Film & Media Studies Theory

Whitman College – FMS 387

London’s Burning

1 Comment

Sid Vicious of the Sex Pistols

The punk movement began largely in the mid-seventies with the emergence of the Sex Pistols. As it continued to grow with the rise of punk bands, subculture formed around the movement. Individuals belonging to this group were followers of this brand of music, as well as a new ideology it engendered. Somewhat related to the ideas of the hippie movement, the ideology of the punk subculture is highly political, and is very focused on individual rights, being also centered largely around the idea of anarchy and anti-conformity.

These ideas are manifested quite often in the actions of the people of the punk culture, since the idea of anarchy is anti-establishment, and to do whatever one wants or benefits them. Riot type behavior, excessive drug and alcohol use, unique clothing and music are all forms of this type of rejection of societal rules and norms. Since there is a very clear style of dress shared by a majority of those involved in the movement, clothing becomes a way of connecting and bringing the people in the punk movement together despite the very high emphasis on individualism. The fashion that they choose to endorse is often made up of clothing that most would consider “dirty” or “grungy” and has a fair amount of holes, political patchwork and is mostly dark. The fashion also involves piercings, tattoos and intense hairstyles. This type of dress is not generally considered classically fashionable, and is one way of saying to the world that they can do what they want. They don’t have to dress to impress of they don’t want to. Punk music has a similar effect. As the subculture all began with the music, and it continues to remain a driving force, the “punks” can feel united by songs and use the values in the lyrics and those shown by band members to fuel their own ideas even more. One lyric from the Sex Pistols song “Anarchy in the U.K” says “Cause I want to be anarchy / No dogs body.” By hearing lyrics like these, “punks” can all connect in their beliefs centered around their idea of individuality, and have it validated by those who have slightly more power in society.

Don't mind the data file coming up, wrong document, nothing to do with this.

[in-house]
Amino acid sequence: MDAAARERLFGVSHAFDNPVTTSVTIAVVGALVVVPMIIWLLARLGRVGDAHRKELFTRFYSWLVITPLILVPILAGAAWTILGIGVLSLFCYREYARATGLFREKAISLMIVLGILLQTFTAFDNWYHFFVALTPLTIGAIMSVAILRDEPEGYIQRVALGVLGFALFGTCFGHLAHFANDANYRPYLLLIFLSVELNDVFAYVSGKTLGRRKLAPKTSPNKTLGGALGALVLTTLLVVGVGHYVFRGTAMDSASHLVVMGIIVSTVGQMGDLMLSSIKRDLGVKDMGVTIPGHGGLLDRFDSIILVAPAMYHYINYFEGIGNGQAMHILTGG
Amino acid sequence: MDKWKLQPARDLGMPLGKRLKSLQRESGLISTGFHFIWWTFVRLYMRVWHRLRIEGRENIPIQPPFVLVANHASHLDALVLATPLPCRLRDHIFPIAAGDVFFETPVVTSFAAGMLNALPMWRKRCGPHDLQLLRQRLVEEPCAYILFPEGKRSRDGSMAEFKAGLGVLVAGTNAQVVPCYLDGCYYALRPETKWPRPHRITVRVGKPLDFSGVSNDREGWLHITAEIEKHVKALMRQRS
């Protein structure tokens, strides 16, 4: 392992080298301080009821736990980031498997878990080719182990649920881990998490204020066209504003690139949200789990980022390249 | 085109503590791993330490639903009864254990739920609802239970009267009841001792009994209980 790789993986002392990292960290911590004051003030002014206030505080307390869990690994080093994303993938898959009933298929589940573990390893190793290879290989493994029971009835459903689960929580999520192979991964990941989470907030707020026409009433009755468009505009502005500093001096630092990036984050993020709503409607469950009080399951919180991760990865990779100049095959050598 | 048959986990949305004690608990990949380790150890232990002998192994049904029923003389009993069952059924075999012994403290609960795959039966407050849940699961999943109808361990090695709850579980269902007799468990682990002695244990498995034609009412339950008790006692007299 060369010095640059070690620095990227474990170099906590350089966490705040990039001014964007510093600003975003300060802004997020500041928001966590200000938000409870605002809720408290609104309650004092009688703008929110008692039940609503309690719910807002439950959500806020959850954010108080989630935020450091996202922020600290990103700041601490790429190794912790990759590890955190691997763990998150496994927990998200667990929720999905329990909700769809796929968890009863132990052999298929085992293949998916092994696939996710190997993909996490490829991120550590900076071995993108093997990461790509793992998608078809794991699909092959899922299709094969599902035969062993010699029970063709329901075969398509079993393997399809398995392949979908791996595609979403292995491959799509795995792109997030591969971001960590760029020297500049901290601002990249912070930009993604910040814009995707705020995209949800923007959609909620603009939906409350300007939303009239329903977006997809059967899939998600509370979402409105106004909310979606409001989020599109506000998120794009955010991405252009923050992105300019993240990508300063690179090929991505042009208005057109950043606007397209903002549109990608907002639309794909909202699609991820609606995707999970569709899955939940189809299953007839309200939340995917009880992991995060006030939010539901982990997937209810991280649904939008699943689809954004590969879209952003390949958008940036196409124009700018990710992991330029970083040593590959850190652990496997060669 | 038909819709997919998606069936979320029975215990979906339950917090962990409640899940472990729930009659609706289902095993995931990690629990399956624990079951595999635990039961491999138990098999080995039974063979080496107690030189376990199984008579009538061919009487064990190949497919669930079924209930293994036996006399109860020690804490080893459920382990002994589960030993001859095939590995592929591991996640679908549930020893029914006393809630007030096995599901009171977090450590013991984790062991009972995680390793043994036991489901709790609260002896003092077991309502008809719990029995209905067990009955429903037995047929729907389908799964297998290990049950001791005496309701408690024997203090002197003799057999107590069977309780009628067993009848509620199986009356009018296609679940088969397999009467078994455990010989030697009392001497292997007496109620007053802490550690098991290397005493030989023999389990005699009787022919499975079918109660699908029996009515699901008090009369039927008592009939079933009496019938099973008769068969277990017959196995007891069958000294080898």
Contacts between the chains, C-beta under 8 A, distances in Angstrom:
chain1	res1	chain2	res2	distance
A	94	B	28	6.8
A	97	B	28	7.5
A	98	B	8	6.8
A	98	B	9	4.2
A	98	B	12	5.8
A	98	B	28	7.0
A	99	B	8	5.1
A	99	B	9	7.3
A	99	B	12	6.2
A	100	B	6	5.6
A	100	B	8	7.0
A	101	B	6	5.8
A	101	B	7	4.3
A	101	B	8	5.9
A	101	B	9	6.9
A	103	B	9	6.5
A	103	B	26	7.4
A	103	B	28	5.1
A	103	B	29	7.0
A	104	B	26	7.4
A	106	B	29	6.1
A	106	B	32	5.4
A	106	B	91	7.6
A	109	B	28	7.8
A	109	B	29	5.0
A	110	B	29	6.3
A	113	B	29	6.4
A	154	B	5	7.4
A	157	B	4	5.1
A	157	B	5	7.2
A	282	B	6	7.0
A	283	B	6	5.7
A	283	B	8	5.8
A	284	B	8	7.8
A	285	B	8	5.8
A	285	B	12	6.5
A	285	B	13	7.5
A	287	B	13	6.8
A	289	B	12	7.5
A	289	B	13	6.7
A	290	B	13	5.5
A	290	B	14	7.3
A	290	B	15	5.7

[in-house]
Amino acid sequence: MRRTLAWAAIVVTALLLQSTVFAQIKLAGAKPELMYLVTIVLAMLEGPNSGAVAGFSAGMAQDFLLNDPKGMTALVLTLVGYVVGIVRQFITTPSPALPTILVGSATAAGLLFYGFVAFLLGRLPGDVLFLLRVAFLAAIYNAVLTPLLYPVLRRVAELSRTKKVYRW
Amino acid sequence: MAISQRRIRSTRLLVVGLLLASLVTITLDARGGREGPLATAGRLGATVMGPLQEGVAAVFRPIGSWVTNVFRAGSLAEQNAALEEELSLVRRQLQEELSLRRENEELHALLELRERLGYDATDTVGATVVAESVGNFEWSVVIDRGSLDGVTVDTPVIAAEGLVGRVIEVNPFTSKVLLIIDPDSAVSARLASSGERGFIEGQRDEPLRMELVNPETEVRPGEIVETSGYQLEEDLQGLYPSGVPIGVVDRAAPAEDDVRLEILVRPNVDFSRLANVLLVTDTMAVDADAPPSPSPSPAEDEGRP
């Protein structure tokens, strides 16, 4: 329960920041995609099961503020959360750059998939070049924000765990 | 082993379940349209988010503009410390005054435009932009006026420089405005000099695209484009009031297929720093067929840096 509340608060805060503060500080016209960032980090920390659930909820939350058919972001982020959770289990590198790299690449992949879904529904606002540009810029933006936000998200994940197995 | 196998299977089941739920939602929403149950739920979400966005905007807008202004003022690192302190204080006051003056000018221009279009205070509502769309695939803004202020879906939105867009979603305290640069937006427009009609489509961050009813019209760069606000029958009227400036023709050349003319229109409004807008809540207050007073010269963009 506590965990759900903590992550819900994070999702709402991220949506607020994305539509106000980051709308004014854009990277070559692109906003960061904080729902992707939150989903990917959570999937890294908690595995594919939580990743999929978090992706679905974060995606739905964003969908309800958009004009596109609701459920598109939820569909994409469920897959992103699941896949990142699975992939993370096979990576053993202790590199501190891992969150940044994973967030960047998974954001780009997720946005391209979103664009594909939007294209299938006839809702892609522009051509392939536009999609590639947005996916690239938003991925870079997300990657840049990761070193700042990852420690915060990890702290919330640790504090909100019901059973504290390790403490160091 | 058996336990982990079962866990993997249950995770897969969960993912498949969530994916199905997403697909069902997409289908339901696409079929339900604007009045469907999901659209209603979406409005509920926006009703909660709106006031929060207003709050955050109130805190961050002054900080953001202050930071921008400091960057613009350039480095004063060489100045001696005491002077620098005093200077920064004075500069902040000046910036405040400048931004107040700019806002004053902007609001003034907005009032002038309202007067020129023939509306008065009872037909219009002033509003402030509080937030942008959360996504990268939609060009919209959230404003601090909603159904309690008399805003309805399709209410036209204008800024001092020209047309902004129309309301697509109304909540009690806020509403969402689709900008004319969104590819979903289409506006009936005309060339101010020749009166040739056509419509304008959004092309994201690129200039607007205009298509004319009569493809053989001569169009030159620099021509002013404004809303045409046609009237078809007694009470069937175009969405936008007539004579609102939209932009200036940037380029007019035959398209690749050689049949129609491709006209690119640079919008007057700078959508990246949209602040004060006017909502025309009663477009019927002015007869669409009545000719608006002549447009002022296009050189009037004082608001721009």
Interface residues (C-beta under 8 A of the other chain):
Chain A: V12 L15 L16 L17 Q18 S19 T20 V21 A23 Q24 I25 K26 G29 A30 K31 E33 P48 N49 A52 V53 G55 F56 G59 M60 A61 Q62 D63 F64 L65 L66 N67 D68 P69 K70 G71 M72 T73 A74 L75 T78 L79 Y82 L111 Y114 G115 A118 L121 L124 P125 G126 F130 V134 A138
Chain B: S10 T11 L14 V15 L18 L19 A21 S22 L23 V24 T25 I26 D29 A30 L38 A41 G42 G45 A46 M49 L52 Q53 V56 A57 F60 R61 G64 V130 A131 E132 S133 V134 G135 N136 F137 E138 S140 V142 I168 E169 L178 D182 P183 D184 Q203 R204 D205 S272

However, this is where the subculture’s movement becomes problematic. As Storey pointed out of rock music in his article, punk music similarly tries to create this lack of “distance between producer and consumer” (Red, 91) but through the “commercial success” (Red, 94) this divide cannot be completely avoided. Essentially, this gap is the “negotiation between dominate and subordinate cultures” (Blue, 80) that makes the punk movement a cultural (and at many times political) hegemony. While those belonging to this subculture support the idea that they are non-conformist to any culture, by buying tickets to concerts and CDs of their favorite punk artists, as well as dressing like them, they are contributing to the very parts of society that they despise: corporations and conformity. There is a sort of hypocrisy present, however unconscious it may be, that creates an illusion within the movement. While “punks” might think they are “sticking-it-to-the-man,” they also, in certain respects, fuel this man.

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One thought on “London’s Burning

  1. I think you bring up a really excellent point in your analysis of punk culture that is, ironically, the case in the vast majority of subculture movements. A lot of the time these subculture movements are based on the premises of individuality and non-conformity, yet the image that they choose to adapt turns into a subculture of people who look, think, and act in nearly the exact same way. The irony is simply that they are still conforming, but to a different group of people, and somehow that makes them “unique.” I think it really speaks to human nature that no matter how adamant you might be about being unique, we all have an innate tendency to feel like we are a part of something.

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